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Dec. 3 2009 - 8:51 pm | 299 views | 0 recommendations | 4 comments

Chicago BeAt…Cirque du Soleil’s world premiere production ‘Banana Shpeel’

Photo by Kristie Kahns. Provided by Cirque du SoleilFor those who think Cirque du Soleil can do no wrong (myself included), we now have their latest revue “Banana Shpeel,” a vastly disappointing, often grating, surprisingly padded ode to vaudeville.  This, sadly, is a whole lot of wrong.

From the jaw-dropping, ballet-like martial arts in “KA,” to the glorious magical power of “Quidam,” Cirque shows are unparalleled spectacles, creating dynamic theatrical feats of acrobatics and drama accented by magnificent sets, gorgeous costumes, luscious lighting and rousing original music. If you haven’t seen a Cirque show, by all means, go. Just don’t go see “Banana Shpeel.”

Cirque steps out of its comfort zone in “Banana,” presenting for the first time a variety show intended for the legitimate theater. (Following its world premiere run at the Chicago Theatre, “Banana” heads to New York’s Beacon Theatre in February.) It’s clear now that “Banana” hasn’t recovered from all its rehearsal troubles. Stars Annaleigh Ashford and Michael Longoria, from Broadway’s “Wicked” and “Jersey Boys,” respectively, were fired from the show in October, their roles apparently written out. Perhaps the audience would have identified with the two Broadway titans. Maybe the characters would have provided “Banana” some consistency, star wattage and emotional heft. Or perhaps the actors are better off getting axed from the production. We’ll never know for sure.

In “Banana,” the acrobatics and dramatic set pieces Cirque is known for are minimized, with clownish comedy and Broadway dance routines filling out much of the program. There’s  nothing wrong with Cirque trying to stretch itself a bit, but if you’re going to throw out your baby with the bath water, you better have something sensational to compensate,  particularly if you’re selling tickets for up to $100 each. The dance numbers in “Banana,” dazzling though they may be, and the chaotic comedy bits, pained and never-ending that they are, don’t cut it.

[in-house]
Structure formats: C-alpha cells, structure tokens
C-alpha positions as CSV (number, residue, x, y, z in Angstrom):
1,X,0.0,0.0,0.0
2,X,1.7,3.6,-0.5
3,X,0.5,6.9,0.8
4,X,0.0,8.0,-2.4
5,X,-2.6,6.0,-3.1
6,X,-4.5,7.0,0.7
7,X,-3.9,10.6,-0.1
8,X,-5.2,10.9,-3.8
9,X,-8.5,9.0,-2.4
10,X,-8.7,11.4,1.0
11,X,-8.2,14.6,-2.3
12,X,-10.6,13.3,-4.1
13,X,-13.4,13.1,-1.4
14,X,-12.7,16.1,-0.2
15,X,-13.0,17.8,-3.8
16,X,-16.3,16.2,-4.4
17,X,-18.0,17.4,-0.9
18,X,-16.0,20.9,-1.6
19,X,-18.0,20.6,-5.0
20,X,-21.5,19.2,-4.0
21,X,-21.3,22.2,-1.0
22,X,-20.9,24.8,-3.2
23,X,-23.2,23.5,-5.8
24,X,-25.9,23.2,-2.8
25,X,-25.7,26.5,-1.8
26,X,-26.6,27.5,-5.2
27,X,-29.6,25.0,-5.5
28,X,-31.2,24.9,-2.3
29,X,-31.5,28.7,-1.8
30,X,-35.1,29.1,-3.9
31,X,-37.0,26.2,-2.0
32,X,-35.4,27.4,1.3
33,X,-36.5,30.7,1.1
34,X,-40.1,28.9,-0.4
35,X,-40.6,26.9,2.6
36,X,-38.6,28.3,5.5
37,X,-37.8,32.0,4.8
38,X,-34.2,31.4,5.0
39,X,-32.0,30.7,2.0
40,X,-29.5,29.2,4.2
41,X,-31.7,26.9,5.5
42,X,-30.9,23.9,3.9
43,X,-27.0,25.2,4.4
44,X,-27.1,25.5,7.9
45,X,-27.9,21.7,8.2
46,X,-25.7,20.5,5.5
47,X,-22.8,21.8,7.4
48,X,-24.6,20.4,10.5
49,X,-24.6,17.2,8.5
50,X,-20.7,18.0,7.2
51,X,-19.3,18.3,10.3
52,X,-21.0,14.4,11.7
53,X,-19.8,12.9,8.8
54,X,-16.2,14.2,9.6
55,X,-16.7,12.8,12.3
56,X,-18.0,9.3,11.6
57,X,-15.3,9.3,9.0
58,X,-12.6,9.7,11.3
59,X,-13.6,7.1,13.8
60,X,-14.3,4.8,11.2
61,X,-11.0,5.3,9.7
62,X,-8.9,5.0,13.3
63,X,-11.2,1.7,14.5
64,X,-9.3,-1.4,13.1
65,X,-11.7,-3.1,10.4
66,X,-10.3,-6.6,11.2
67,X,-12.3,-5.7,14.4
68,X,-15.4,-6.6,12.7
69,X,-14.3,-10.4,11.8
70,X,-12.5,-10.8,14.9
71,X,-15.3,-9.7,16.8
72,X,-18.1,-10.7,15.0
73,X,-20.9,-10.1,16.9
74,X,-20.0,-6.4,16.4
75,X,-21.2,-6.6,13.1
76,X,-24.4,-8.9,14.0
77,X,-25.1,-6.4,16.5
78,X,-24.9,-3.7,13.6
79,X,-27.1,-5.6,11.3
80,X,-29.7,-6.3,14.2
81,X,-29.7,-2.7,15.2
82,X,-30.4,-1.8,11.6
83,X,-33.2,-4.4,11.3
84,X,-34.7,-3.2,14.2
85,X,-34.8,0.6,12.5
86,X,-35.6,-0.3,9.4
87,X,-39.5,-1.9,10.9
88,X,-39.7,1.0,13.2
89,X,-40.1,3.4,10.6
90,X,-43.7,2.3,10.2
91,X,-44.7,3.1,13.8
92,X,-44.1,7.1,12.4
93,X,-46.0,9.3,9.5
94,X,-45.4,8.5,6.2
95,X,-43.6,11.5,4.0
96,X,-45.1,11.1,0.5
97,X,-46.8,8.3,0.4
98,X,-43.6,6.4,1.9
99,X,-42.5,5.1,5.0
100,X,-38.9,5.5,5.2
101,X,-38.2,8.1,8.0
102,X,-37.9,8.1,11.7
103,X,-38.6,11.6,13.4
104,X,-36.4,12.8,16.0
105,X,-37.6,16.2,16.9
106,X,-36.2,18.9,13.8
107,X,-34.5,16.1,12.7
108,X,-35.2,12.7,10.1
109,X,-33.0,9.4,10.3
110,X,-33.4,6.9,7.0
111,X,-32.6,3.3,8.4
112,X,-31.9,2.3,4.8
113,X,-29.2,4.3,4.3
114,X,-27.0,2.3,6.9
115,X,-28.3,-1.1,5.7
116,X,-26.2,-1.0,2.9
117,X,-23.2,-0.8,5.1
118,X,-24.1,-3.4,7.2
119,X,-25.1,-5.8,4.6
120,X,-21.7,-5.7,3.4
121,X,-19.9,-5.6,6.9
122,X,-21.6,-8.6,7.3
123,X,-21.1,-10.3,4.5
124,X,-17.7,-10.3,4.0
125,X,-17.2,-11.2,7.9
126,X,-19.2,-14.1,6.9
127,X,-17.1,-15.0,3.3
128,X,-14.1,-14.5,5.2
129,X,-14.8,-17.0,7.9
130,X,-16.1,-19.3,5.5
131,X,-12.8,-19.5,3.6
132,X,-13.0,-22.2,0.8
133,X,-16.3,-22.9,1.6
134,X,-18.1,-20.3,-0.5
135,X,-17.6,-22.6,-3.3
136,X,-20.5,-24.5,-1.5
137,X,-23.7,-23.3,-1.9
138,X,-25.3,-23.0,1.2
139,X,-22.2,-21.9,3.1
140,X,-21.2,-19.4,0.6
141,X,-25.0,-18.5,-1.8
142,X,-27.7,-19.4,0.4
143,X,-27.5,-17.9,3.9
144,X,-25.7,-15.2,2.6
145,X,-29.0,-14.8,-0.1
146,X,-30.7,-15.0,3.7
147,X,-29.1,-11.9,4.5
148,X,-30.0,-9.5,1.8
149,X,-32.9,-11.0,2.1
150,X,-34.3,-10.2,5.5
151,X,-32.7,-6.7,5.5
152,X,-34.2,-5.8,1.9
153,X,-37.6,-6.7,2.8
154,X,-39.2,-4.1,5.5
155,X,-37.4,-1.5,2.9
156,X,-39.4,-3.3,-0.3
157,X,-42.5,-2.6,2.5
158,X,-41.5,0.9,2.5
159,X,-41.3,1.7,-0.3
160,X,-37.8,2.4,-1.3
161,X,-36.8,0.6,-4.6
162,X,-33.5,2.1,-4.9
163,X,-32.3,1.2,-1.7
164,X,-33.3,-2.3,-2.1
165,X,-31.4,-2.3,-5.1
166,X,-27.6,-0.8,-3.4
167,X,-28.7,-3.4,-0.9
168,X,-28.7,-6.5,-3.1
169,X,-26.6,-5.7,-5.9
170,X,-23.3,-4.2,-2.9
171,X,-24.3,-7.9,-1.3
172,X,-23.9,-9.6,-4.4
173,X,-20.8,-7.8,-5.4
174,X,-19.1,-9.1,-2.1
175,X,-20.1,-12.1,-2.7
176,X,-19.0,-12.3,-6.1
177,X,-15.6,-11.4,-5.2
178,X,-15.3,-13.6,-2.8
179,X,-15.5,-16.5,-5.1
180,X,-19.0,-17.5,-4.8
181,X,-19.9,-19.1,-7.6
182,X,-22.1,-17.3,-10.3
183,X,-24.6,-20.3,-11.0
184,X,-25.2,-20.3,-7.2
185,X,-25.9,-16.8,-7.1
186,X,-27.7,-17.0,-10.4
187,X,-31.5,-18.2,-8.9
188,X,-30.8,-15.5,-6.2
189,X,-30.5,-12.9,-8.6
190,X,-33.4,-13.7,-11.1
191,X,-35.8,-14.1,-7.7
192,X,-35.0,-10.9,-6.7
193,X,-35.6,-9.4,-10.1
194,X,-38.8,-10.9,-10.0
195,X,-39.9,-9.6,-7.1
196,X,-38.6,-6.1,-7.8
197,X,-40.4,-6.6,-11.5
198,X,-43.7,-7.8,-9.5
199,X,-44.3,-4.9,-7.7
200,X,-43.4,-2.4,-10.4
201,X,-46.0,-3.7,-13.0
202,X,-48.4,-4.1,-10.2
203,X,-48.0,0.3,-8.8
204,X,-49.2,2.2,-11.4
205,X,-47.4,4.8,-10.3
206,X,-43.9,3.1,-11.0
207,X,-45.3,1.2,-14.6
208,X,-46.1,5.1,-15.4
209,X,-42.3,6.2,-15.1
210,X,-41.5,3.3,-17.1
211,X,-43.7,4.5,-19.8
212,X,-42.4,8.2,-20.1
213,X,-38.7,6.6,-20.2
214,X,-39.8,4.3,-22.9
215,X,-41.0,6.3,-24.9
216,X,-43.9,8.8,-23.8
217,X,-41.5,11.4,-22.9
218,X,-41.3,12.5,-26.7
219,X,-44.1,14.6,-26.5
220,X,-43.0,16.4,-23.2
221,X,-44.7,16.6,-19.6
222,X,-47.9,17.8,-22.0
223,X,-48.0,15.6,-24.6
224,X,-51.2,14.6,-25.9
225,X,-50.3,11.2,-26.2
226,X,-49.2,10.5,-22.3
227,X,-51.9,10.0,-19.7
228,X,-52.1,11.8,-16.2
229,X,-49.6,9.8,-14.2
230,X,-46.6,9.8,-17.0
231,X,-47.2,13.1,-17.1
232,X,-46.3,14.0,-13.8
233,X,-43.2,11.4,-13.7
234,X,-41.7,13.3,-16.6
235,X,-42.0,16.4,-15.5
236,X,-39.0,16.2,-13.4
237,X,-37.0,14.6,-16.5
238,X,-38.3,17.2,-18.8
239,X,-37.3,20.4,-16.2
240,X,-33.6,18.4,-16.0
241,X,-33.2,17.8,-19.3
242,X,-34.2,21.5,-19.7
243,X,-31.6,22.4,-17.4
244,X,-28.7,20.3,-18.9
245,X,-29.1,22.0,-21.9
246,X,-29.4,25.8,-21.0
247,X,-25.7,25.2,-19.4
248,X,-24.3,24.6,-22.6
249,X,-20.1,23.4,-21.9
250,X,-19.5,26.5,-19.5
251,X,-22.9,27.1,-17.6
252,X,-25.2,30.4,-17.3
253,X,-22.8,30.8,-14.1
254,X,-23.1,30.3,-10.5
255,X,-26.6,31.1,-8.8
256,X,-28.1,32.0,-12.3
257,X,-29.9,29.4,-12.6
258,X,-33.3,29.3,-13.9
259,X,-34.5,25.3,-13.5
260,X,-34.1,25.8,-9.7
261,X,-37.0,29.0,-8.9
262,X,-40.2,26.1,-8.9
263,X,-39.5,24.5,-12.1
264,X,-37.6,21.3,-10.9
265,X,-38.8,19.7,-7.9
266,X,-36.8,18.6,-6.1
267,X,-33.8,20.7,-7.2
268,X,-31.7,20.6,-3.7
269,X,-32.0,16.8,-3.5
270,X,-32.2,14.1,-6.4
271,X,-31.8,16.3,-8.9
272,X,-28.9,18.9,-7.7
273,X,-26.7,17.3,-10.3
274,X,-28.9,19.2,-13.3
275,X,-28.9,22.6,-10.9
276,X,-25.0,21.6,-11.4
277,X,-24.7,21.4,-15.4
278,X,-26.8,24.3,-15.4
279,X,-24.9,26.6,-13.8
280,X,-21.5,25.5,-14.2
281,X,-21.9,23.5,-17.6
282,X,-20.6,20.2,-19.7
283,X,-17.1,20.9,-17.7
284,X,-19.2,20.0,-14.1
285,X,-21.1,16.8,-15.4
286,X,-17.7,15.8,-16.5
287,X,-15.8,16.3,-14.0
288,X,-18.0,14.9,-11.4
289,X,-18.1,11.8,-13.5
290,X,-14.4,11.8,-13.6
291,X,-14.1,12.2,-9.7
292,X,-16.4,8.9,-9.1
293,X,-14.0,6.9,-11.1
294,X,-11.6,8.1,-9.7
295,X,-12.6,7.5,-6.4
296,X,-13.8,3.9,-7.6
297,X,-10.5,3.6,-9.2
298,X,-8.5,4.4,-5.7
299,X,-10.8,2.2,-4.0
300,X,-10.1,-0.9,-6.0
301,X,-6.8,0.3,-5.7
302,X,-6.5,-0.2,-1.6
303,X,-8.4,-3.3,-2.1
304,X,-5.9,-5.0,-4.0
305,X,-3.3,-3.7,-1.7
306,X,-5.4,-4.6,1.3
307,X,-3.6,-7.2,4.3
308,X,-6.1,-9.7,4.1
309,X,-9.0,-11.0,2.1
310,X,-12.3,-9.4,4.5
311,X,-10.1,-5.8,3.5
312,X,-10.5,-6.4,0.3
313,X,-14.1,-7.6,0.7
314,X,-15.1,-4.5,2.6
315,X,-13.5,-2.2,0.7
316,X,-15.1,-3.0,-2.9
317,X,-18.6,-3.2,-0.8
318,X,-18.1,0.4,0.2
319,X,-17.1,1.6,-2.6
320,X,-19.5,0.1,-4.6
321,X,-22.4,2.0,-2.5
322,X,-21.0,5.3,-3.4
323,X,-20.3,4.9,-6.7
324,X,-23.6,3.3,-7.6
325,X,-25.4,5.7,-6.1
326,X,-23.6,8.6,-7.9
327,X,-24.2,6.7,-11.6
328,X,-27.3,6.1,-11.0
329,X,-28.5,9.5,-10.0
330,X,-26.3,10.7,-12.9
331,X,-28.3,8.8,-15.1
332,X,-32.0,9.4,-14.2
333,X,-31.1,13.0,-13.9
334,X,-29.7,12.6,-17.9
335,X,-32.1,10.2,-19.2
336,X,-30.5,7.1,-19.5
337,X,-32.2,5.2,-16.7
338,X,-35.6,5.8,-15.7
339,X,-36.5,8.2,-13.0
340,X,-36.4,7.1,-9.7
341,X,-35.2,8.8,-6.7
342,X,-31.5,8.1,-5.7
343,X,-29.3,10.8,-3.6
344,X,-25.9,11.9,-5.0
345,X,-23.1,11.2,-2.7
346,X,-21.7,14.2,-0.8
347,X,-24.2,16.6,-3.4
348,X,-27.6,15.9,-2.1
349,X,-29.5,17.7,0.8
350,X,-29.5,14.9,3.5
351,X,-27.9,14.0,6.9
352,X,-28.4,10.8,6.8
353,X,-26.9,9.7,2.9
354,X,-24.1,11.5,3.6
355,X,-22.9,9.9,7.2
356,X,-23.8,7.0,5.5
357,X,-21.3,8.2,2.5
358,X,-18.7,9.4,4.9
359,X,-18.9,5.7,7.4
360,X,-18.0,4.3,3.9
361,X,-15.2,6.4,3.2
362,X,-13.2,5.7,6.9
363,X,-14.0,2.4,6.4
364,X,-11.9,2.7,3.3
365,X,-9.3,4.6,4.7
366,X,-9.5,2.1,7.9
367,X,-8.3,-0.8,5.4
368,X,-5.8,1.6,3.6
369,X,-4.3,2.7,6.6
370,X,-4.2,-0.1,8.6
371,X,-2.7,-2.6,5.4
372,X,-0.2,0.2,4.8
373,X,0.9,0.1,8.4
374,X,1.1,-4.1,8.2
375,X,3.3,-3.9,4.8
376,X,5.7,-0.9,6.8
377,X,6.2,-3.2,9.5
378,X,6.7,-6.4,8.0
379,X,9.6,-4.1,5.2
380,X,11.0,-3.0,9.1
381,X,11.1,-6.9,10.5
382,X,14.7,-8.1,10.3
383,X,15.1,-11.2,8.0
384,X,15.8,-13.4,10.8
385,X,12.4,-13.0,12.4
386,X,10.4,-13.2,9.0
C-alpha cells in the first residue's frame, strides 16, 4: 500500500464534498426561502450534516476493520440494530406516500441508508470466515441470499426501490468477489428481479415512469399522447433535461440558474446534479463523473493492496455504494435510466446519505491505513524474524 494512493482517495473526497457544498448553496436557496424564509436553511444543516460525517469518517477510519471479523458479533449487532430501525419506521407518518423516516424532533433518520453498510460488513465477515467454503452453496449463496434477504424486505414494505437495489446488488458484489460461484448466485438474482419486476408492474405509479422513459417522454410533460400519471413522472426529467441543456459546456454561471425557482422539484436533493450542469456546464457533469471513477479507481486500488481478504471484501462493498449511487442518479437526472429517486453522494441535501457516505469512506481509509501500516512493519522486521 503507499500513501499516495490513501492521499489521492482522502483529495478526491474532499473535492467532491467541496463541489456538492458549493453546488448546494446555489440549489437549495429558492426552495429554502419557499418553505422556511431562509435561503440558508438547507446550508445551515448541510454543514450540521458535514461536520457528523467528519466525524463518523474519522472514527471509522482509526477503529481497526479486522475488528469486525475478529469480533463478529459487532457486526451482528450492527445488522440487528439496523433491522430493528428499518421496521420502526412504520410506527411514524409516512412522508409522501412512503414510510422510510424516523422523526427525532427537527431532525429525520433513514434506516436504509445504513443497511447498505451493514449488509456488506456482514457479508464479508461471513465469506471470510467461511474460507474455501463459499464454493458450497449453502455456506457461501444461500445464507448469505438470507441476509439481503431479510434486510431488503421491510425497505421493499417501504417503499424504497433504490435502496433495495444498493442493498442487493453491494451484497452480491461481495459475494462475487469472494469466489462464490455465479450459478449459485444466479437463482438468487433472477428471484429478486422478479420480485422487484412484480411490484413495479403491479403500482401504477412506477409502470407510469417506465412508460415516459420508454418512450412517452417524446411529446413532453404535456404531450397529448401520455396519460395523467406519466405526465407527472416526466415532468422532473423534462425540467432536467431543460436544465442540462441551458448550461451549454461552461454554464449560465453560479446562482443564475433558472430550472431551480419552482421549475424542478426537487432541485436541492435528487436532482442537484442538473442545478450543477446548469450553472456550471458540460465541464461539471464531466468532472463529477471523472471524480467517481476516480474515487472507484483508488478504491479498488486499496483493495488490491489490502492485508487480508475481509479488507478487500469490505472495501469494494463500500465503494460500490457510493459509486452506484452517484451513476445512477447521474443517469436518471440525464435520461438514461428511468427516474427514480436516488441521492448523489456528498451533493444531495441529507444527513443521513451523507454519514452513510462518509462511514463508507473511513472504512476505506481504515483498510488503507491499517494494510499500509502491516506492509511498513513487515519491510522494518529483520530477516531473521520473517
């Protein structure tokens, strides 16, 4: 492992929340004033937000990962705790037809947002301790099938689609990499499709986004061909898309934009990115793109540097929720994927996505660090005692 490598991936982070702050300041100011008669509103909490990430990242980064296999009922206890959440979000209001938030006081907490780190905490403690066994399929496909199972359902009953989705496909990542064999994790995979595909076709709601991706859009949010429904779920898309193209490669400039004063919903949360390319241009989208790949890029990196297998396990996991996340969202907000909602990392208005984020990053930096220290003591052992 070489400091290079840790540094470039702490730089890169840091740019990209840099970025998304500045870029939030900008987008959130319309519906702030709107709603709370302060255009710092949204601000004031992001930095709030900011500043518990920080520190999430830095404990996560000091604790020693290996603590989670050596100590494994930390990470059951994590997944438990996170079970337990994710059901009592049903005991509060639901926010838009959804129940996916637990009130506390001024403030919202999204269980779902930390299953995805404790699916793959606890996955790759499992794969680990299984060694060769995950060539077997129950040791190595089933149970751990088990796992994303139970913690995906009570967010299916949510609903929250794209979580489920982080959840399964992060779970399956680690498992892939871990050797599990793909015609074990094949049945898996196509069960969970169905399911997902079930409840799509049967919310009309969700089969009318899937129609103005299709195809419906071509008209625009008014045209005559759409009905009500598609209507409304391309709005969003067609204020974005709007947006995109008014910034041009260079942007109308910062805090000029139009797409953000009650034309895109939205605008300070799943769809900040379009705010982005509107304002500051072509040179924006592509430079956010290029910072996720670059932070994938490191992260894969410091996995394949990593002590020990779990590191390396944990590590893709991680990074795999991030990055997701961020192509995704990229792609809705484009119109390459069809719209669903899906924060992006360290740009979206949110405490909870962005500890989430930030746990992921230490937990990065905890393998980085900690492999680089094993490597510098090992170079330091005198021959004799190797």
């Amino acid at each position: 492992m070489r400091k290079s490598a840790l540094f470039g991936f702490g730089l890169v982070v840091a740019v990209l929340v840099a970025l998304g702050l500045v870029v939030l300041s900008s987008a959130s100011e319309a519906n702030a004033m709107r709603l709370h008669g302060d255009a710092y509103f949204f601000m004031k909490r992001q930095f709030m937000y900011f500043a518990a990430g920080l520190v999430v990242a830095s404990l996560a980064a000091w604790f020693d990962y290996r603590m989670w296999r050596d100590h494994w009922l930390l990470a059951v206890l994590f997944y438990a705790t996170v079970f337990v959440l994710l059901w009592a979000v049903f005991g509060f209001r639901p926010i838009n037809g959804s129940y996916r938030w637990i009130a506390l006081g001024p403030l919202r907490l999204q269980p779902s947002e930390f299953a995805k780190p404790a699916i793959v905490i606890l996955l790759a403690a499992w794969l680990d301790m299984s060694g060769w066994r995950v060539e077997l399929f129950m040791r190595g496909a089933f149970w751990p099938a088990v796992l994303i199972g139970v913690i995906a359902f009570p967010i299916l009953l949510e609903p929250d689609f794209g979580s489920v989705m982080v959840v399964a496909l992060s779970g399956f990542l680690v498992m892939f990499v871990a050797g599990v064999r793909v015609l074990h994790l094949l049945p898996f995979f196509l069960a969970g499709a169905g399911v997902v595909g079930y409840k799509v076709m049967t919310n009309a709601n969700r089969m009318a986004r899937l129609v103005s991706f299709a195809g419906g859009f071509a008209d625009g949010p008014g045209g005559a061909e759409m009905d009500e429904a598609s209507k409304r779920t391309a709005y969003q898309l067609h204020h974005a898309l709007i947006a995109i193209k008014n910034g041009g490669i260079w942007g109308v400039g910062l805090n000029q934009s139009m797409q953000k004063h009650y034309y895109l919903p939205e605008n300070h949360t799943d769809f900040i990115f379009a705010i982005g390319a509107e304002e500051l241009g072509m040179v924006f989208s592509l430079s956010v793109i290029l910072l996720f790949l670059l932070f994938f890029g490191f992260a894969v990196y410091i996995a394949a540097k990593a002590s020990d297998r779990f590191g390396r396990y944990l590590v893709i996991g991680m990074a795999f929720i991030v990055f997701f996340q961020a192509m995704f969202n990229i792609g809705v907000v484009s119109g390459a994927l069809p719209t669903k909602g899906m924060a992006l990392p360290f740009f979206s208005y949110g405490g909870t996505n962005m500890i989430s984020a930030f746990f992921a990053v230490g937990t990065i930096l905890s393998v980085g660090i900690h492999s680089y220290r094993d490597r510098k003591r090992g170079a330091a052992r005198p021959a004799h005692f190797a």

It’s primarily the comedy that rots this “Banana.” Writer-director David Shiner has a long history of performing as a clown, and it’s apparent that his passion for clowning clouds his judgment. “Banana” has not one, not two, but five primary clowns (Daniel Passer, Wayne Wilson, Claudio Carneiro, Gordon White and Patrick de Valette), with two more actors mucking it up for laughs in their scenes. So little of it is actually funny. There are plates smashed on heads, nearly nude frolicking, goofy squeaky noises, an old man farting, a guy who moves his butt cheeks to the rhythm of music, and several running gags that won’t stop running (or should I say limping). Maybe this would work, in doses, but for who remains to be seen. The comedy is so silly it seems aimed at children – but then there are ugly, awkward jokes about alcoholism and whores and erectile dysfunction, so then again, maybe it’s not. At either rate, Shiner just drowns his show in this primarily witless shtick. Following an incredibly long, cartoonish introduction, set as auditions for cigar chomping mega producer caricature Marty Schmelky (Jerry Kernion), the clowns keep on cutting it up during Schmelky’s opening spectacle, and again in a beyond tedious restaurant skit that has nothing to do with Schmelky’s show. By this point, the clowns have well overstayed their welcome, and we’re only at the show’s halfway point. They come back for more goofy antics in act two, mugging it up obnoxiously in a “magic” scene with no magic except for a repetitious disappearing/reappearing act played for weak laughs. Then the clowns bring the show to its anticlimactic finale.